The God Whisperer

by | Mar 6, 2017 | 1 comment

Of all the roles a pastor plays—teacher, preacher, prophet, counselor, visionary, fundraiser, custodian, PR person, administrator, cheerleader, event planner—my favorite is God Whisperer.
You remember the Horse Whisperer movie. An unusual horse trainer, played by Robert Redford, was gifted at calming a spooked and traumatized horse. He gently got inside the animal’s head and heart and helped it become whole again. Since then, we’ve been introduced to dog whisperers, ghost whisperers and even whisperers of the walking dead. None of that is as exciting as being a God Whisperer, though.
As God Whisperers, our role is a bit different. We are called to develop sensitivity to the way God works and communicate that to others. I don’t want to sound arrogant here—like pastors are the only ones who can or do. That’s not the case at all. But since we are called to function that way, we might as well be ready!
I don’t know if it’s my Jewish background that lends itself so nicely to God wrestling, and trying to interpret what God is up to. Or if it’s my (nominal) background in the martial arts. But I remember thinking as a pastor, “I can’t believe I get paid to work on my relationship with God! Does it get any better than that?” God wrestling and God whispering have always been my passions.
At the heart of God Whispering is a strong and vital connection to one’s own spirit and spirituality. We can’t teach what we don’t know. We can’t lead others where we haven’t gone. We can’t whisper what we haven’t heard.
But sometimes we get so busy working for God that we neglect paying attention to God. That doesn’t cut it for God Whisperers. As Chief congregational God Whisperers, it’s our responsibility to stay as tuned in to our own souls as possible. Like any relationship, the one we have with God needs time, attention, an openness to intimacy and surprise. We have to be willing to let go of control, say we don’t know, and let the other take the lead. Only after that can we help others develop their own connection with God.
Our people can tell when we’re out of touch with the Divine.   Worship is uninspired, dry. Church life is same old-same old. Preaching and teaching covers well-trod ground. Even administration can get wonky. If we’re going through the motions, guess who else will be?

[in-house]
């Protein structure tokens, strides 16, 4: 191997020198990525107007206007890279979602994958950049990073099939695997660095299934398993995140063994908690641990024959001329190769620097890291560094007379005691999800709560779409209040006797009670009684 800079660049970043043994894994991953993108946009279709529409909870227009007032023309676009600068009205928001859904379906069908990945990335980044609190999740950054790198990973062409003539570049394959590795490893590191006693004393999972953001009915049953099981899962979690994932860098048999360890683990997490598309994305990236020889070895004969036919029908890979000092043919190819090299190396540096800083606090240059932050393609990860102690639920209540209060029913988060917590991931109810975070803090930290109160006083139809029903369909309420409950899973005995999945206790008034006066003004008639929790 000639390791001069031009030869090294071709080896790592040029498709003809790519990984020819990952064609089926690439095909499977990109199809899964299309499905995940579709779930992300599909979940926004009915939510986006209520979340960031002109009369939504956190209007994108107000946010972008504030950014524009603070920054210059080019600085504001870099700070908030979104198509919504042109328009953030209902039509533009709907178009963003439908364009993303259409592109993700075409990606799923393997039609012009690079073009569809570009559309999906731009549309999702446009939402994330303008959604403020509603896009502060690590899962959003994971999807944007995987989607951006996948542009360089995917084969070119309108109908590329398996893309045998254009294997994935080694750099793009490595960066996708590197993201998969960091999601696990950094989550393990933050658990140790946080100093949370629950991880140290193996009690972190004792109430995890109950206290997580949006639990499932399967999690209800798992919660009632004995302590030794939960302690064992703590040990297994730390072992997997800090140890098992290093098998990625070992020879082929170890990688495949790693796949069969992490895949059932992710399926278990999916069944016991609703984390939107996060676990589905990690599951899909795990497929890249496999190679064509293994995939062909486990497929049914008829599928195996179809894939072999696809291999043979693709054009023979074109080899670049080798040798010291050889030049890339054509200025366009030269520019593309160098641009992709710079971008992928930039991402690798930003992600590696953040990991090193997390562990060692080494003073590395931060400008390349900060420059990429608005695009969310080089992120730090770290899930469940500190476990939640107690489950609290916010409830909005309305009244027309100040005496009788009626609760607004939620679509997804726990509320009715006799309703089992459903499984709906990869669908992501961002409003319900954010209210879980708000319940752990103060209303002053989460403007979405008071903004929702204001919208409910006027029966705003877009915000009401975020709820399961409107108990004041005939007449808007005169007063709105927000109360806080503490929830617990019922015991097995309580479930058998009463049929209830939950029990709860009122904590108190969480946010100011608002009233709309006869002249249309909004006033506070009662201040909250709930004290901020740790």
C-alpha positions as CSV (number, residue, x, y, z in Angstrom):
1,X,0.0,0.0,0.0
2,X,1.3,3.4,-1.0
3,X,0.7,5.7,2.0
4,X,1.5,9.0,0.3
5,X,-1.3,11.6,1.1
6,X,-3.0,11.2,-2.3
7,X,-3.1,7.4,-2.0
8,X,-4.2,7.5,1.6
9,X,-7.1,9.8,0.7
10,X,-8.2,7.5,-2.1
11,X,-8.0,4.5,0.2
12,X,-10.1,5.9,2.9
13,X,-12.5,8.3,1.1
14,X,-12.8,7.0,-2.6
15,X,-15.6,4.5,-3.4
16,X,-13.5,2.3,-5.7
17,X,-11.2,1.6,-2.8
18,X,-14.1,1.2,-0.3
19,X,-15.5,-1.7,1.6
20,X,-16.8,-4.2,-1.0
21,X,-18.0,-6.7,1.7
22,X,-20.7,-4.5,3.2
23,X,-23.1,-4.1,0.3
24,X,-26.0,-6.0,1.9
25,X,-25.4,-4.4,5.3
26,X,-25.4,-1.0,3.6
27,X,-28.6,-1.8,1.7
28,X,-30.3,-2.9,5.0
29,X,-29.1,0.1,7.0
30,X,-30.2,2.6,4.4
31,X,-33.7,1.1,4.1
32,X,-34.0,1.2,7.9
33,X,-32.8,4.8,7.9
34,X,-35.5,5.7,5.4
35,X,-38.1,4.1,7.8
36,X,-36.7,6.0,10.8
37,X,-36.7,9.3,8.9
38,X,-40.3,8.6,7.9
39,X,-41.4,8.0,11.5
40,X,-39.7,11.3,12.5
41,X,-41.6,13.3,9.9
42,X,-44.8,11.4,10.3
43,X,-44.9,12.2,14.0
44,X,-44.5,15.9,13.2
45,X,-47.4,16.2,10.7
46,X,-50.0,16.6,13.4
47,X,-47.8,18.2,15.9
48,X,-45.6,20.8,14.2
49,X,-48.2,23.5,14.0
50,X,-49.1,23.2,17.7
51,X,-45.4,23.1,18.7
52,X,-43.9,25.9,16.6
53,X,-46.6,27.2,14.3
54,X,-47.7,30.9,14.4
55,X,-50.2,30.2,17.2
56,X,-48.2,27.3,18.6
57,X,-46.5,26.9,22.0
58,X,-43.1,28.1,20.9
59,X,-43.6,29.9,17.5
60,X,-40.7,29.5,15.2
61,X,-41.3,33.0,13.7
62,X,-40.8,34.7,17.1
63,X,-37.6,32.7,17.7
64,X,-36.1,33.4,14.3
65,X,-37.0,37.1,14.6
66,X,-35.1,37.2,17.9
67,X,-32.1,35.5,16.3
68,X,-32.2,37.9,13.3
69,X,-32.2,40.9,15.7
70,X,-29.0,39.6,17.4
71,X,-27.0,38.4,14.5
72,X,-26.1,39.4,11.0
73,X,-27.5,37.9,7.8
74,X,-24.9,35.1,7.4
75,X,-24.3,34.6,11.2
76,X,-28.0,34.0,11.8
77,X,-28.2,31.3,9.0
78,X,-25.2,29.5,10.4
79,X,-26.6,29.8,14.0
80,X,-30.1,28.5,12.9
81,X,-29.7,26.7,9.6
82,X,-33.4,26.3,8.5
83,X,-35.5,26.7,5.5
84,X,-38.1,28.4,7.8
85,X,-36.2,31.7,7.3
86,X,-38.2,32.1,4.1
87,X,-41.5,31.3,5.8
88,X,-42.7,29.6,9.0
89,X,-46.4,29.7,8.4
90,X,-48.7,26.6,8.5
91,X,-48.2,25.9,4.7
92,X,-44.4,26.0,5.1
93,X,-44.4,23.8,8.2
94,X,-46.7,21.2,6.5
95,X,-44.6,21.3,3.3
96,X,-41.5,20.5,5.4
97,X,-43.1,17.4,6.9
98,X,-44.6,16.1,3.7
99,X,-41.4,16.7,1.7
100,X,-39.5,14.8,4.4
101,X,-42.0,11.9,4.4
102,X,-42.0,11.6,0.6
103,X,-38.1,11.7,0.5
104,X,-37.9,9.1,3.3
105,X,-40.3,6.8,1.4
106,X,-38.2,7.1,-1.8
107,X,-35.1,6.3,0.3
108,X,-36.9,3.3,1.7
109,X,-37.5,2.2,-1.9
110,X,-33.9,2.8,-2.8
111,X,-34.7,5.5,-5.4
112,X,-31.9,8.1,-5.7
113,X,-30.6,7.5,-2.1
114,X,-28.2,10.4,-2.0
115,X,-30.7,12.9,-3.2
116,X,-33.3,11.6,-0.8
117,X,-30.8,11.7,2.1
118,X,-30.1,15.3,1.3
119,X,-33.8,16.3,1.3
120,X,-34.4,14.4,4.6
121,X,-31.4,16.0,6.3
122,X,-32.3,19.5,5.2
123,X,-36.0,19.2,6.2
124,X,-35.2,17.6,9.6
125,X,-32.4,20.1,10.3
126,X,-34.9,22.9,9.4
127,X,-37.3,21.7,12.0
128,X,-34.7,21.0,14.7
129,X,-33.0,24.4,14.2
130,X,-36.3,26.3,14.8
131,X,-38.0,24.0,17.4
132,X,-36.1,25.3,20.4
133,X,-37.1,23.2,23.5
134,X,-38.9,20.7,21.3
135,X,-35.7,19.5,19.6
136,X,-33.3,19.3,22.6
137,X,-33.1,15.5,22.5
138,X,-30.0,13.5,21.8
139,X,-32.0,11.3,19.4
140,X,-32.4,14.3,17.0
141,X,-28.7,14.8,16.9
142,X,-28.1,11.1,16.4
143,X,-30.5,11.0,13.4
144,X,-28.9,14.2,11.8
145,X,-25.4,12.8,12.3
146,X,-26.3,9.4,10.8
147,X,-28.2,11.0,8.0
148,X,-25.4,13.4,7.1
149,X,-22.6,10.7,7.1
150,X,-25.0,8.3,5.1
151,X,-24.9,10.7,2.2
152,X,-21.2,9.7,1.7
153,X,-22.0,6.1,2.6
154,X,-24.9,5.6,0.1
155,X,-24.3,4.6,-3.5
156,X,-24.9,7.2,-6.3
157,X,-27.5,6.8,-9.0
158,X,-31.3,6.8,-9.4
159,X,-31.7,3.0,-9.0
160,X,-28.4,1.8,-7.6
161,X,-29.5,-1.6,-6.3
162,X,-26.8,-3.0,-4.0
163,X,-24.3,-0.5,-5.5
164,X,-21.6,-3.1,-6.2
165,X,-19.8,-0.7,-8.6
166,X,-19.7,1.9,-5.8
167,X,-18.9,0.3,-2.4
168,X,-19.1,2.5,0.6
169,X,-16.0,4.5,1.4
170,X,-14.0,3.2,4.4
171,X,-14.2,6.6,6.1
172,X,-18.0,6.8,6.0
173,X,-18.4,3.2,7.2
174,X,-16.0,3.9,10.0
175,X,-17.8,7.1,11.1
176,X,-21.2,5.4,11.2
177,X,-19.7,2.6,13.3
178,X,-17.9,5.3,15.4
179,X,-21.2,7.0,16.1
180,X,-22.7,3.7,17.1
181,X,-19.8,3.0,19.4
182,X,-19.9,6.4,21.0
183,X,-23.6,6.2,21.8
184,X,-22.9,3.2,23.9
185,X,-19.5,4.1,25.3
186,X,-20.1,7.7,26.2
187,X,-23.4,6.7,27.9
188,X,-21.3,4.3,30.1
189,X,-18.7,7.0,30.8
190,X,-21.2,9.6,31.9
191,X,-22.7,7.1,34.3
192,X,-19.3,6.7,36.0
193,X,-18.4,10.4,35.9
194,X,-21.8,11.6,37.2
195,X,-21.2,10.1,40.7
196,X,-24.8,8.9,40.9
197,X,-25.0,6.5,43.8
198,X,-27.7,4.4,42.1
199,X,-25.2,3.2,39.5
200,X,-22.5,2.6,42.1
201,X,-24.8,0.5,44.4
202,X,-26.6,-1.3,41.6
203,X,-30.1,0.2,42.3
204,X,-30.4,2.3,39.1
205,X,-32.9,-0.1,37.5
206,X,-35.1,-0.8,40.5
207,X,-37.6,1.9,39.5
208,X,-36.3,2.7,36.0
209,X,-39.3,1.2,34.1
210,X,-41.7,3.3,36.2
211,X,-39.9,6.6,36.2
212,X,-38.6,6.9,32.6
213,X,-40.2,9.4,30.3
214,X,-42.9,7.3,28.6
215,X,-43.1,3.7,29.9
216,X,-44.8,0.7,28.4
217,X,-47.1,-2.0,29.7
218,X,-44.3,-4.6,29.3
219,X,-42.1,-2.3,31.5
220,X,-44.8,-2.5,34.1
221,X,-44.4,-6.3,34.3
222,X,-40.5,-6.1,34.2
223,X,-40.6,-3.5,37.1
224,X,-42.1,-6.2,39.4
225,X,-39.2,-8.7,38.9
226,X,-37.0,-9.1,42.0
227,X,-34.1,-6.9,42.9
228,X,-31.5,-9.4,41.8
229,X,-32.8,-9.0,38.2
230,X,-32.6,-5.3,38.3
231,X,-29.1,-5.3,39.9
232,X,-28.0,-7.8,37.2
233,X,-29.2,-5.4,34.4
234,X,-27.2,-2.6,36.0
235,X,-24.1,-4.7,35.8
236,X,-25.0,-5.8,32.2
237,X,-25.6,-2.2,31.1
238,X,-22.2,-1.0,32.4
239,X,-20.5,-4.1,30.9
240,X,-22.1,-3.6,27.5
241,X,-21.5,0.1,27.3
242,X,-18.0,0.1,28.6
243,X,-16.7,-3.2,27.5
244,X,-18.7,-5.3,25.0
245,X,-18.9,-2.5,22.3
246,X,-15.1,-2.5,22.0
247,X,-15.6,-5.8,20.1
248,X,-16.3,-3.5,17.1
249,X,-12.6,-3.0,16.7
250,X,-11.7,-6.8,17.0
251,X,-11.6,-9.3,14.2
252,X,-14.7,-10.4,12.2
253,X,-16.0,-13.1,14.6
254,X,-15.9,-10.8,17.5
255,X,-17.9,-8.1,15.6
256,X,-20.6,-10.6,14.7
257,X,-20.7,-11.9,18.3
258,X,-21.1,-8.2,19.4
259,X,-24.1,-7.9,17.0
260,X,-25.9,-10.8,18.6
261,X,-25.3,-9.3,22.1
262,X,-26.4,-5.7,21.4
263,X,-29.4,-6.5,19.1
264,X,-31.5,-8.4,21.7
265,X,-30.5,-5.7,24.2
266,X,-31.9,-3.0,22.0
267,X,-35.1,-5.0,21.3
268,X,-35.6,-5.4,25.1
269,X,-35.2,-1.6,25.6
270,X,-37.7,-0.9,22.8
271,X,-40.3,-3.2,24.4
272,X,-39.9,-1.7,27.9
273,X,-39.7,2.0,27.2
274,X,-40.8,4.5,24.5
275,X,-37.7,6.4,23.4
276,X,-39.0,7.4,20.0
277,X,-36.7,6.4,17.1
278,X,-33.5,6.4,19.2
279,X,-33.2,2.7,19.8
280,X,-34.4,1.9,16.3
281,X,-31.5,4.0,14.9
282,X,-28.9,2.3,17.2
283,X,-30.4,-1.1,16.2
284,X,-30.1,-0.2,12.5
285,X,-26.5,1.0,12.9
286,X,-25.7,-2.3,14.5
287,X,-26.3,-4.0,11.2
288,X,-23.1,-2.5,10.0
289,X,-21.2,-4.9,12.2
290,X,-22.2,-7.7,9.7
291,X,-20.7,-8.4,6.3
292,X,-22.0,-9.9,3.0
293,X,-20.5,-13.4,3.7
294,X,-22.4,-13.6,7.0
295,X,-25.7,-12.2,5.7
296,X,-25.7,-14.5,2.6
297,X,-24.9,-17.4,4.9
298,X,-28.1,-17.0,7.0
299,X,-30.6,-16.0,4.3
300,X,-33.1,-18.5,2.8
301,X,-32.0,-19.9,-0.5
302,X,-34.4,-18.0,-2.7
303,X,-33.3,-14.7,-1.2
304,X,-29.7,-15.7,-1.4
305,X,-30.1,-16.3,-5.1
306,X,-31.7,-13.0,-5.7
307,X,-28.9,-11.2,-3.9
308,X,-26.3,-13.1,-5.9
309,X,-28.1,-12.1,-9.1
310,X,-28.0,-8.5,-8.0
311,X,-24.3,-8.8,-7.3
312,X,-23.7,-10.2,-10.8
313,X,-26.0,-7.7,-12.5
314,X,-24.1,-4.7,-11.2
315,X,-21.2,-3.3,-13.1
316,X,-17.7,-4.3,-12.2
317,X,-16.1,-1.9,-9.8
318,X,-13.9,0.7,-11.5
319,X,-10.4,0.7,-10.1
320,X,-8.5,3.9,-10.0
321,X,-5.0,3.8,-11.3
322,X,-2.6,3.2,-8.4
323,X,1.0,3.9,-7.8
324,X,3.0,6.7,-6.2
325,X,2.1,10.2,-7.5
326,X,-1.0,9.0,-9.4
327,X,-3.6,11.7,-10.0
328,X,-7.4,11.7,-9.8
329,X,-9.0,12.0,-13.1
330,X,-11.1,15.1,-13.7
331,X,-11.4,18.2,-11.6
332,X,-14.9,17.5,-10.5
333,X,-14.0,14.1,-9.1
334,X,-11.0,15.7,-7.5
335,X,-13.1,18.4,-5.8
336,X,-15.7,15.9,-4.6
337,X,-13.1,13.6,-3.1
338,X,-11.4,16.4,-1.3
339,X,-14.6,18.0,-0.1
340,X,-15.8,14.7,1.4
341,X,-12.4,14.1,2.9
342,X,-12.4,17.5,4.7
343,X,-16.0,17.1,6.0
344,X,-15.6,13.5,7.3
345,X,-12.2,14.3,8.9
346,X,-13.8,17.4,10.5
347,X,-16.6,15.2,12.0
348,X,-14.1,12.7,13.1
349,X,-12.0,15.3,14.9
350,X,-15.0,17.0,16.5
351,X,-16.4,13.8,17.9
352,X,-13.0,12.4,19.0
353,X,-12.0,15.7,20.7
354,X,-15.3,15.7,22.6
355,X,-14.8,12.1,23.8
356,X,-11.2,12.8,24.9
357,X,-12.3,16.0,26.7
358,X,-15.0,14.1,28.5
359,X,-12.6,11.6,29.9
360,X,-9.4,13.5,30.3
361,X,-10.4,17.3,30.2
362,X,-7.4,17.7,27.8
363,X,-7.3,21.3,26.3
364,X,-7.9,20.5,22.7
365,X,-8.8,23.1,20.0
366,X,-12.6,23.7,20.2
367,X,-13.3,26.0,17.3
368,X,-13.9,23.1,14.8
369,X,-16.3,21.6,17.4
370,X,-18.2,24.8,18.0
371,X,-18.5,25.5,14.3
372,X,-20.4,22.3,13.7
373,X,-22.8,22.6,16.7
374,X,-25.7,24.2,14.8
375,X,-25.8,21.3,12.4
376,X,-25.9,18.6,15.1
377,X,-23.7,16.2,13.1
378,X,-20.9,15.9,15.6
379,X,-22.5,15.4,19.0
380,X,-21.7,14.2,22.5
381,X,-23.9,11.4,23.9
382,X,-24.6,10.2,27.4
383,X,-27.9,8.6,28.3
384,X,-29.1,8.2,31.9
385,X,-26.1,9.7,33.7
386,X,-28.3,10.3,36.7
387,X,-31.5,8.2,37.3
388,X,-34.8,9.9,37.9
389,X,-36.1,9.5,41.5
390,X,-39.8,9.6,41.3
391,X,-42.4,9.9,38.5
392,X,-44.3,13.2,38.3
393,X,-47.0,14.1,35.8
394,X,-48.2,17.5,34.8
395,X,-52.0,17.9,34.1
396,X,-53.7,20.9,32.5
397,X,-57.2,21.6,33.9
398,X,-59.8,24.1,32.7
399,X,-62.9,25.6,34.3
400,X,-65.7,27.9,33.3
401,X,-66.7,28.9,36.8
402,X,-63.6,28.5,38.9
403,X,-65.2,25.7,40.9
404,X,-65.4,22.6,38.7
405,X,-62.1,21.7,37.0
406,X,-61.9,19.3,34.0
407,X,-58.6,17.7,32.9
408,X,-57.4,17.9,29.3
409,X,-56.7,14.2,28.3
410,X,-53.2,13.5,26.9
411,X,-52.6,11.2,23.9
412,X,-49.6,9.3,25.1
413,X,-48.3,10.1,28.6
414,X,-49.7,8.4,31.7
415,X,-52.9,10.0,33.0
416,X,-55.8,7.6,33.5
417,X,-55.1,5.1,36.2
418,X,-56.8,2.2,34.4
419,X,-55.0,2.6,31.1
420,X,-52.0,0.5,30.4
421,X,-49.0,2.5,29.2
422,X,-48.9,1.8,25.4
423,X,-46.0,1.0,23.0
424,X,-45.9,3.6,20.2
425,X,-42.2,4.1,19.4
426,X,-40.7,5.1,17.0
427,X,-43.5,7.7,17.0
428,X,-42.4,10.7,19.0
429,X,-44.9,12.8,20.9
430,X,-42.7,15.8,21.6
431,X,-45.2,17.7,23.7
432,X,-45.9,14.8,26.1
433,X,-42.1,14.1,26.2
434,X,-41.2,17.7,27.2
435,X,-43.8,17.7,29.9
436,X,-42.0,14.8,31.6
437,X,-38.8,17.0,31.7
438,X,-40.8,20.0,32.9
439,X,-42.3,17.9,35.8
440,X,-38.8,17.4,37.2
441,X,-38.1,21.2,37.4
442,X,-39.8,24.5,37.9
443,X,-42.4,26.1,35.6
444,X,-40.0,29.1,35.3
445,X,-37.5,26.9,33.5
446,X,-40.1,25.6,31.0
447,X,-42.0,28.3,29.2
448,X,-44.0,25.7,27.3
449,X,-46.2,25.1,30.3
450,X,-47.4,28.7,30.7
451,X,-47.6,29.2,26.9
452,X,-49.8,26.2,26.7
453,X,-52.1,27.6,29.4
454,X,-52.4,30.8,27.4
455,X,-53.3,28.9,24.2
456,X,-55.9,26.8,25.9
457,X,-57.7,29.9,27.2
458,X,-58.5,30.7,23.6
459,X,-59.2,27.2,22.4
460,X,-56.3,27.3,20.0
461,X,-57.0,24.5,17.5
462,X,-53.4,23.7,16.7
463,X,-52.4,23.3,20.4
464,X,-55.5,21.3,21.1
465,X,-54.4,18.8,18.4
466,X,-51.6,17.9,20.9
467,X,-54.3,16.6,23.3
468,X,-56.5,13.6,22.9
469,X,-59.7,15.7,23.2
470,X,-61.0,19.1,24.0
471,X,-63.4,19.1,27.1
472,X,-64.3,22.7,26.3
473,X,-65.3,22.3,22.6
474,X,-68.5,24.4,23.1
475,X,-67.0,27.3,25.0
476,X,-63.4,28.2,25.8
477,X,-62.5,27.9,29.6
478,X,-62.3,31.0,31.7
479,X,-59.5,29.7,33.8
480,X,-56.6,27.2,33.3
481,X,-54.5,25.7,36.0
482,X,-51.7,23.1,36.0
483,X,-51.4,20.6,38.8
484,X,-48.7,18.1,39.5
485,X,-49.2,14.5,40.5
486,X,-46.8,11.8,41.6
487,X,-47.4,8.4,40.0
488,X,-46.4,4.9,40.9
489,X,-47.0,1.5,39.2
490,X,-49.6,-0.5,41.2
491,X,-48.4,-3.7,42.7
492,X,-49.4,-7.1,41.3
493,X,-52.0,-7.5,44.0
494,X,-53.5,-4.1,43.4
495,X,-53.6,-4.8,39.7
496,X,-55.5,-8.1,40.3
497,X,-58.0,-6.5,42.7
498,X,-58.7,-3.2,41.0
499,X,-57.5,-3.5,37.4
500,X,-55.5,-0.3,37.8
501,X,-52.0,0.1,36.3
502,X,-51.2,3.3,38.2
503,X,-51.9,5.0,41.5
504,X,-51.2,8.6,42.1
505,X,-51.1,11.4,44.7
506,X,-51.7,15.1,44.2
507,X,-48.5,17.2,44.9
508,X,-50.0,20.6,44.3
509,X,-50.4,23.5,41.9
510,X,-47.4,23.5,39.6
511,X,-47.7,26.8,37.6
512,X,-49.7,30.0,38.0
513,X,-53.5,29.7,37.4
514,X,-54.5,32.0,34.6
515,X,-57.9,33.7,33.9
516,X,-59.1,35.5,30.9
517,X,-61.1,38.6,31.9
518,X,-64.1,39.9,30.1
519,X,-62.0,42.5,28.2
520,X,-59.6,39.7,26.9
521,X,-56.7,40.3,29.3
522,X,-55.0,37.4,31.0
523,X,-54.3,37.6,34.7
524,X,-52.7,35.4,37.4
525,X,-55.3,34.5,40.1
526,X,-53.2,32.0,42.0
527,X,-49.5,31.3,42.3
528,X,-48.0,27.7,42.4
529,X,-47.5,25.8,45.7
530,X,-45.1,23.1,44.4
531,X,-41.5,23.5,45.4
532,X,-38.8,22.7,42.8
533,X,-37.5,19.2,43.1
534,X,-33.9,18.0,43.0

When we are in sync with the movement of God, though, we give off a different vibe. We find courage to be grounded in chaotic times. We have the humility to be both pastoral and prophetic. We have the confidence to question, and to lead in new directions. We are able to distinguish the voice of God from competing voices
Let these 3 questions help you deepen your own quest.

  1. What is something new you’ve learned about God?
  2. What is something new you have learned about yourself in relationship to God?
  3. What can you share authentically about #1 and #2 with your people?

You might think these are impertinent questions. But if God is infinite and we, in our physical bodies, are finite, then there is always something new to learn about God. Not only that, the deeper we go in our walk with God, the more we listen for the whispers of God, the more we learn about ourselves. Our people too are eager to learn something new. Yes, they want to be loved, accepted, understood and appreciated AS THEY ARE. But I think they want more than that. Being authentic with your people keeps you humble, keeps them interested, and fine tunes the ability to whisper God’s message to others.
What’s God whispering to you these days? I’d love to hear about it. So would your people. Do tell!

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1 Comment

  1. Jim Gulley

    Thanks, Rebekah. A needed reminder.


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